Family ties

Elephants have the longest childhoods of any creature on earth other than man and, like us, they stay in family groups until they reach puberty (10-15 years). However while the females may stay with the matriarchal herd for life, the young bulls must leave as soon as they reach puberty. Capable of mating at the age of ten, they will not be socially mature until they have reached the age of thirty, at which time they will have attained the size and the experience to compete against the other bulls for the females when they are on heat.

Elephant dating

Elephants herds are matriarchal. The oldest female elephant plays a key role in controlling the social network of the group and in ensuring the survival of the family. And when it comes to choosing a mate, the female always has the last word. Careful study of elephant behavior in Amboseli National Park has revealed that the female elephant knows exactly what she wants in a male. Those she fancies, she entices by brushing gently up against them, coyly hesitating to one side, or simply striding up and saying hello. Those she doesn’t favour, she simply ignores, tosses her head at – or runs away from.

Sound familiar? Well so it should.

Maasai in the Mara

The Maasai – the keepers of God’s cattle

It’s one of Kenya’s most iconic images. The Maasai warrior, spear in hand, scarlet shuka cloak thrown over his shoulder, one leg raised to rest on the other and his gaze turned to the far horizon. Certainly the most visually striking of the many colourful tribes of Kenya, the Nilo-Hamitic Maasai are a nomadic people whose way of life has remained unchanged for centuries and is still dictated by the constant quest for water and grazing land for their cattle.

Maasai herding cattle

Maasai and their cattle

Called ‘Maasai’ after their language, ‘Maa’, the Maasai are renowned for their bravery. They are also distinguished by their complex character, good manners, impressive presence and almost mystical love of their cattle. ‘I hope your cattle are well’ is still the most common form of Maasai greeting, whilst milk and blood remains the traditional Maasai diet. Cowhides provide basic necessities such as mattresses, live cattle establish marriage bonds, and a complex system of cattle-fines maintains social harmony.

Adapting to change

Thought to have migrated to Kenya from the lower valleys of the Nile, the Maasai encountered a troubled history in their adopted home. Firstly their people were decimated by famine and disease; secondly they lost many of their cattle to the scourge of rinderpest; thirdly their development was affected by the arrival of the European explorers; and, finally, they lost much of their land to the British settlers. Nor did their dispossession end there. In recent years they have also had to endure the steady shrinkage of their ancestral lands thanks to urban expansion and the establishment of Kenya's National Parks and Reserves.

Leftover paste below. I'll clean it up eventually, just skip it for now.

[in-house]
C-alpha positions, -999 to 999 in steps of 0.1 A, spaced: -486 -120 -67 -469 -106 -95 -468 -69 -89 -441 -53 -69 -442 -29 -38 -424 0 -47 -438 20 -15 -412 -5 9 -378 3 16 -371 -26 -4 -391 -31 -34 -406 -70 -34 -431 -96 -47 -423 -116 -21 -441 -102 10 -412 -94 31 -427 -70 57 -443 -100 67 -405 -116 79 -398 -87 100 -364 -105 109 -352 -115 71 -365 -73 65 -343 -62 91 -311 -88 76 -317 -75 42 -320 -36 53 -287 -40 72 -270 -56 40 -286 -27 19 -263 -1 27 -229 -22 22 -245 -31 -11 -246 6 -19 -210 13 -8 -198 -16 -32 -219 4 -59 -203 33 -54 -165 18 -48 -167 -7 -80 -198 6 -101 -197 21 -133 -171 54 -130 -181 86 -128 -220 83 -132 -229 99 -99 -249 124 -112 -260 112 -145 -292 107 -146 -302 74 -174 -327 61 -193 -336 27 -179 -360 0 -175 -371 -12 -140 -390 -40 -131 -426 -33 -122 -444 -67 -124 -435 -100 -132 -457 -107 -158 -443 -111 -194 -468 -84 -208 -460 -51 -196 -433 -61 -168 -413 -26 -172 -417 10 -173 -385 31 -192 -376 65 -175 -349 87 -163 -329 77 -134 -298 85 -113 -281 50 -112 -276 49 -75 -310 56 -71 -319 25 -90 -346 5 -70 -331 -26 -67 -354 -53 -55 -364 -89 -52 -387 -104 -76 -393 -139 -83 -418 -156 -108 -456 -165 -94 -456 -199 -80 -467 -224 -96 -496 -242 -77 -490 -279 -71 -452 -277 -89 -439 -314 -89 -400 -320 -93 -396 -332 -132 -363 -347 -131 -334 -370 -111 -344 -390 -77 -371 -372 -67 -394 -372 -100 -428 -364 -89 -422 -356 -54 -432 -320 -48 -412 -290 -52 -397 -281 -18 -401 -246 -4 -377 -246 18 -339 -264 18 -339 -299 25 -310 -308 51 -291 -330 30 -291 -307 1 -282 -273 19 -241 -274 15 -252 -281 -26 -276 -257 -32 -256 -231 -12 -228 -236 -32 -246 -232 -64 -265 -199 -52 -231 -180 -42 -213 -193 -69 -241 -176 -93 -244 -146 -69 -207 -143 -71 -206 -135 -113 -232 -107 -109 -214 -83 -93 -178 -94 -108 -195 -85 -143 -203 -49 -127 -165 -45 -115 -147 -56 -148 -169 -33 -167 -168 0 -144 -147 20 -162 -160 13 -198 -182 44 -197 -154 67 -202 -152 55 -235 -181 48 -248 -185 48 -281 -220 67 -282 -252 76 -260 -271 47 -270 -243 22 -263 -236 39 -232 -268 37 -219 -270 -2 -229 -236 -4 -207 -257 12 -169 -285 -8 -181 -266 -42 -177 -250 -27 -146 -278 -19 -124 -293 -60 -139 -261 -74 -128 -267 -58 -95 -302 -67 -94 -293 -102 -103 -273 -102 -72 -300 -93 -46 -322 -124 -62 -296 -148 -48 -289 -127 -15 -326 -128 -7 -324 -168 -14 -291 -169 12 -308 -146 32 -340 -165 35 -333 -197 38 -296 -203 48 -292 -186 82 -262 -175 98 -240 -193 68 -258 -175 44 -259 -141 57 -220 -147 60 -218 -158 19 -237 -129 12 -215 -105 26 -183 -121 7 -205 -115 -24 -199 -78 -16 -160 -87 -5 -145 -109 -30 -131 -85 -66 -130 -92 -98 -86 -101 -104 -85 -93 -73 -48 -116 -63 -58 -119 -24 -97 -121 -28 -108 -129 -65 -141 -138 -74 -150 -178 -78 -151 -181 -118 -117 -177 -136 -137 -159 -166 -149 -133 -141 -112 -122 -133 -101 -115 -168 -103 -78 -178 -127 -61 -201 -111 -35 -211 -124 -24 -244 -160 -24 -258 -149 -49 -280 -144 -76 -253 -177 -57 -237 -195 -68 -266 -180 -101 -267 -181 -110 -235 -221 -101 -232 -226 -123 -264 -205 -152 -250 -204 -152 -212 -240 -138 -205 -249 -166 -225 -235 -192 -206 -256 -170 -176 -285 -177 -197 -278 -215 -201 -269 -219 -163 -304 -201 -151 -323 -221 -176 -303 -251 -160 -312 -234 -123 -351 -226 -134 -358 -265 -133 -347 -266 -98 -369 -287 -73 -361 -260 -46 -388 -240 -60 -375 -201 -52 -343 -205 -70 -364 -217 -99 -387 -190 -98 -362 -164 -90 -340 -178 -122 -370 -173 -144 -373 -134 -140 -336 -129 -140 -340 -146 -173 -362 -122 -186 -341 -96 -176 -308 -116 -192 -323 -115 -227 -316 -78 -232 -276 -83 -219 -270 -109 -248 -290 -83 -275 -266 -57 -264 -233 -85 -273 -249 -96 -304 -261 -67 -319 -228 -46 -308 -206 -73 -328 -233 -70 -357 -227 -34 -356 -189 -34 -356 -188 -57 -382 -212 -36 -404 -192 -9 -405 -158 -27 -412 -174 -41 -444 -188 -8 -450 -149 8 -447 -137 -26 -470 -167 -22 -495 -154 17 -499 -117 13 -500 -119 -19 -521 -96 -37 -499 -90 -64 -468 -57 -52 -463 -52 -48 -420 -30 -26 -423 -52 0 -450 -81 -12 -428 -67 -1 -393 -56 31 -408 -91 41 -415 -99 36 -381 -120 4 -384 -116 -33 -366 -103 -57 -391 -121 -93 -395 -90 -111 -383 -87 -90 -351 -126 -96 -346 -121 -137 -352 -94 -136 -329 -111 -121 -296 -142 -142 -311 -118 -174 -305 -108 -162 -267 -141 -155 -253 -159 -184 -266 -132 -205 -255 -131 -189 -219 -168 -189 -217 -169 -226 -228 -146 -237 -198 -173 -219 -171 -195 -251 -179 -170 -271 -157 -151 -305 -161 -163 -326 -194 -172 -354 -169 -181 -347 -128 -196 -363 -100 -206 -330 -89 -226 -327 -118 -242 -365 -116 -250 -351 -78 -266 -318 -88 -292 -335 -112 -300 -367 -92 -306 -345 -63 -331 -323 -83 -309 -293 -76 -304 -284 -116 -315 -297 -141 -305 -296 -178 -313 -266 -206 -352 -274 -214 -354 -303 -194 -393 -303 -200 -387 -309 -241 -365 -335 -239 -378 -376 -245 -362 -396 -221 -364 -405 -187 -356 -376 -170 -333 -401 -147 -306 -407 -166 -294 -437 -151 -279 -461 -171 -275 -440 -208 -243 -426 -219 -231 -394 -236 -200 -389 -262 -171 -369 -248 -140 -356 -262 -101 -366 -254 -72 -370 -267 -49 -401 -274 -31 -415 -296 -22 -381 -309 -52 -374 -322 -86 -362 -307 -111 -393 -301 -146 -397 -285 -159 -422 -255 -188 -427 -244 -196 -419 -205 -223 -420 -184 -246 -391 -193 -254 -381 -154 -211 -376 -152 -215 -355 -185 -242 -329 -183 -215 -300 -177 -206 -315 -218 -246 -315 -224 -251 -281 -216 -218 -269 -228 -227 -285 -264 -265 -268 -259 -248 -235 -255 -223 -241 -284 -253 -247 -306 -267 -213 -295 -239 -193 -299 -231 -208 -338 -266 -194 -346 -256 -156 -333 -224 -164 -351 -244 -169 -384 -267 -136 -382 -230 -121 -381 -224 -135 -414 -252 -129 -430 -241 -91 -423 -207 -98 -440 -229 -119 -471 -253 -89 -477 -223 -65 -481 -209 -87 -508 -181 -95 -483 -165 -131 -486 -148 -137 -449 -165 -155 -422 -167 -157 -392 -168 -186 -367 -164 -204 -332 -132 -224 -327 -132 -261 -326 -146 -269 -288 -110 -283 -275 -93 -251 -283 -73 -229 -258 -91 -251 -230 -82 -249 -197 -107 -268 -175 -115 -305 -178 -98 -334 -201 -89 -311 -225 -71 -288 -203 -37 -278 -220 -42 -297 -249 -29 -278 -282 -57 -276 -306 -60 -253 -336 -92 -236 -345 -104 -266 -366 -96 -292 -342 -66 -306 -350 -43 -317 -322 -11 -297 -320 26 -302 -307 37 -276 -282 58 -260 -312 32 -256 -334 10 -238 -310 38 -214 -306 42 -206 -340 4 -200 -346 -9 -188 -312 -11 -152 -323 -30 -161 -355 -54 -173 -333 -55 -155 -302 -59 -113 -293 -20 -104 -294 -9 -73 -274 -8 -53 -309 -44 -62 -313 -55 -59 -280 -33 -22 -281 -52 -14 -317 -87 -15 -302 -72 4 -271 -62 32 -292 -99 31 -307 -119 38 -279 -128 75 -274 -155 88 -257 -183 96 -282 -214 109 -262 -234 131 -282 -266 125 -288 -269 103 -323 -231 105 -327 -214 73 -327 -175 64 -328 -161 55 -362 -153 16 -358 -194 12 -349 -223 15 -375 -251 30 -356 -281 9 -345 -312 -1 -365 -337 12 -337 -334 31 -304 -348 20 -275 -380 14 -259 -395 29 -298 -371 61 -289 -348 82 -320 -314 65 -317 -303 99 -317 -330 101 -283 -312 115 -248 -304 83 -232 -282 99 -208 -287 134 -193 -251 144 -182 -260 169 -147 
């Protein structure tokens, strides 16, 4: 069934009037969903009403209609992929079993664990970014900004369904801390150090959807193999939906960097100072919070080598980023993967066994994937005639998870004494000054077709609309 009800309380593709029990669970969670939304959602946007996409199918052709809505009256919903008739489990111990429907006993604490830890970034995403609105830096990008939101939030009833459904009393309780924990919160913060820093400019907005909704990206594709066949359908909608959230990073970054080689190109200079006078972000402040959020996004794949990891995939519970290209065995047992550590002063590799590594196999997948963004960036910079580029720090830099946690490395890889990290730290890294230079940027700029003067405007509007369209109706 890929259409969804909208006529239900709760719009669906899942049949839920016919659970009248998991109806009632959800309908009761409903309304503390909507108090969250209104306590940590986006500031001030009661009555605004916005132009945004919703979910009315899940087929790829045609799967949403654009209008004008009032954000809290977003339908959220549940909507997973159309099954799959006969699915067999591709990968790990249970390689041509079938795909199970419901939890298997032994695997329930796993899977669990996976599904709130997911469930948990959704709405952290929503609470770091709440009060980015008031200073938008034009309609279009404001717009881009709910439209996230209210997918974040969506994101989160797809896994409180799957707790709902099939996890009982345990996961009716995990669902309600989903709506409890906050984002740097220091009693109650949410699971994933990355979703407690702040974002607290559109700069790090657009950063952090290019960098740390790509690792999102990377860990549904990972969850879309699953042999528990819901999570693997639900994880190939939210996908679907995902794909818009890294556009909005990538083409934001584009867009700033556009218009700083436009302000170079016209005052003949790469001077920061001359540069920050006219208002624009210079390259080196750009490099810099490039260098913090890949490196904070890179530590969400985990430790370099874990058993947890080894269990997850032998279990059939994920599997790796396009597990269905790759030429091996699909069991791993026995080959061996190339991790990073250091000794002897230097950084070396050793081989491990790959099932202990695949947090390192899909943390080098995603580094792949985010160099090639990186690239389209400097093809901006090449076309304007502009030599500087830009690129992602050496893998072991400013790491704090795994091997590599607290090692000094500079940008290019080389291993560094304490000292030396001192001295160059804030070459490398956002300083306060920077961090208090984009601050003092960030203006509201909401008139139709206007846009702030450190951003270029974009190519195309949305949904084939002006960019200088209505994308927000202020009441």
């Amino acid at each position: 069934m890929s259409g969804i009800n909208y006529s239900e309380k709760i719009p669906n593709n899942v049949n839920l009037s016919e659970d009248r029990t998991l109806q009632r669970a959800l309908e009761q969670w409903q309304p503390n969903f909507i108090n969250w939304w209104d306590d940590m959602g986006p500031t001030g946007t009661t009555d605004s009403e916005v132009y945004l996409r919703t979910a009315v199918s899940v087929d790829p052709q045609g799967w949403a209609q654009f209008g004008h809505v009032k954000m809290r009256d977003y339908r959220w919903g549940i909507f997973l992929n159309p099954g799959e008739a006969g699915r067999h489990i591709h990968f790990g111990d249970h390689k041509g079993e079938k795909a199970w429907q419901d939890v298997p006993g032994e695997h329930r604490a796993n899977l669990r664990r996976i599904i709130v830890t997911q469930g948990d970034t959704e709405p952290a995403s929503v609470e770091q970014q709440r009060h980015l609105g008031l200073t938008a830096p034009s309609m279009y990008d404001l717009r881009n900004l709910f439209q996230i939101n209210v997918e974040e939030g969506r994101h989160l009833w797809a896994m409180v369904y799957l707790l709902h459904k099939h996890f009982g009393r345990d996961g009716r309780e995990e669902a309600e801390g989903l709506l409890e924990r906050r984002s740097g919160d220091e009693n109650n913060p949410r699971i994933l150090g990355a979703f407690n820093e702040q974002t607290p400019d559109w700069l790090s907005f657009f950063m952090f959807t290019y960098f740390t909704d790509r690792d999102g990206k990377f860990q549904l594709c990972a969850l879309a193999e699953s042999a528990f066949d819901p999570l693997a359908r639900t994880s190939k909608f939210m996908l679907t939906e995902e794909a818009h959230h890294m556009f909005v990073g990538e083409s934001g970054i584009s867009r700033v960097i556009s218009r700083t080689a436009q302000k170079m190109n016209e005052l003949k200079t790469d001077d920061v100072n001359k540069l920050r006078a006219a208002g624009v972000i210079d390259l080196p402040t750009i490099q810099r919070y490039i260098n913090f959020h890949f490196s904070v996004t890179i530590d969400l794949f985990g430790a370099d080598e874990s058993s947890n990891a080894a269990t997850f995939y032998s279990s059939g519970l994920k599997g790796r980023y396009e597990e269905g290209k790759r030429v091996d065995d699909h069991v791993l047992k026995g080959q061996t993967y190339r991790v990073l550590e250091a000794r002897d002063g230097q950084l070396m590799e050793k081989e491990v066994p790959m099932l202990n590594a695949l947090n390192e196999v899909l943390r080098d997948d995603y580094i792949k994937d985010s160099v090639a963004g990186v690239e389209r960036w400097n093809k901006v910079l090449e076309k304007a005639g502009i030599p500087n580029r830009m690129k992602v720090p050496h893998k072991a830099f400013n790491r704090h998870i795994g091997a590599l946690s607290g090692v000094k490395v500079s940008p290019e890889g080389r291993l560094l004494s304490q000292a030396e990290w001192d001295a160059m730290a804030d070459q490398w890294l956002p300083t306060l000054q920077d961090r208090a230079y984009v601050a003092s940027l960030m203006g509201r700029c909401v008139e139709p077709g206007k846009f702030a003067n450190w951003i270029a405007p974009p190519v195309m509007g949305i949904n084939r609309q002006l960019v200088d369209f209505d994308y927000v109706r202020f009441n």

Undeterred, however, the Maasai have risen to the challenge. Many have entered into cooperative ventures with the tourism industry and created conservancies on their land. And, rather than killing lions, as was the custom of the young warriors of the past, the morans of today are actively engaged in protecting them. Some things, however, never change – such as the Maasai love of their cattle. No matter how large the herd, each cow will have a name and a lineage. And only in the harshest of circumstances will a Maasai part with a single animal.

Maasai cattle

The tale of Maasinta

So why do the Maasai love their cattle so dearly? Perhaps the best explanation is given by the Maasai themselves in the following folk tale.

In the beginning, the Maasai did not have any cattle. Then one day God called to Maasinta, who was the first Maasai, and said to him, ‘I want you to make a large enclosure, and when you have done so, come back and inform me’. Maasinta went and did as he was instructed. Then, God said, ‘tomorrow, very early in the morning, go and stand in the enclosure and I will give you something called cattle. But keep very silent no matter what you might see or hear.’

Very early in the morning, Maasinta went to the enclosure and waited.

Suddenly there was a great clap of thunder and a leather thong descended from heaven. Down it descended hundreds of cattle in all the shades of brown and black - some with great horns, others with velvet dewlaps. Meanwhile the earth shook so violently that Maasinta’s house nearly fell over and he was gripped with tremendous fear, but he did not make a sound.

It was at this moment that Dorobo, who shared the house with Maasinta, woke from his sleep and went outside. There, seeing the cattle descending down the leather thong, he let out a great shriek.

Immediately God withdrew the thong into heaven and, thinking that it was Maasinta who had shrieked, He said to him, ‘what’s the matter? Are these cattle not enough for you? If that is the case, I will never send any more – so you had better love these cattle in the same way that I love you.’

And so, according to legend, that is why the Maasai love their cattle so much.

This folk tale has been adapted from Naomi Kipury’s Oral Literature of the Maasai and Kenyan Oral Narratives by K. Adagala and W. Kabira.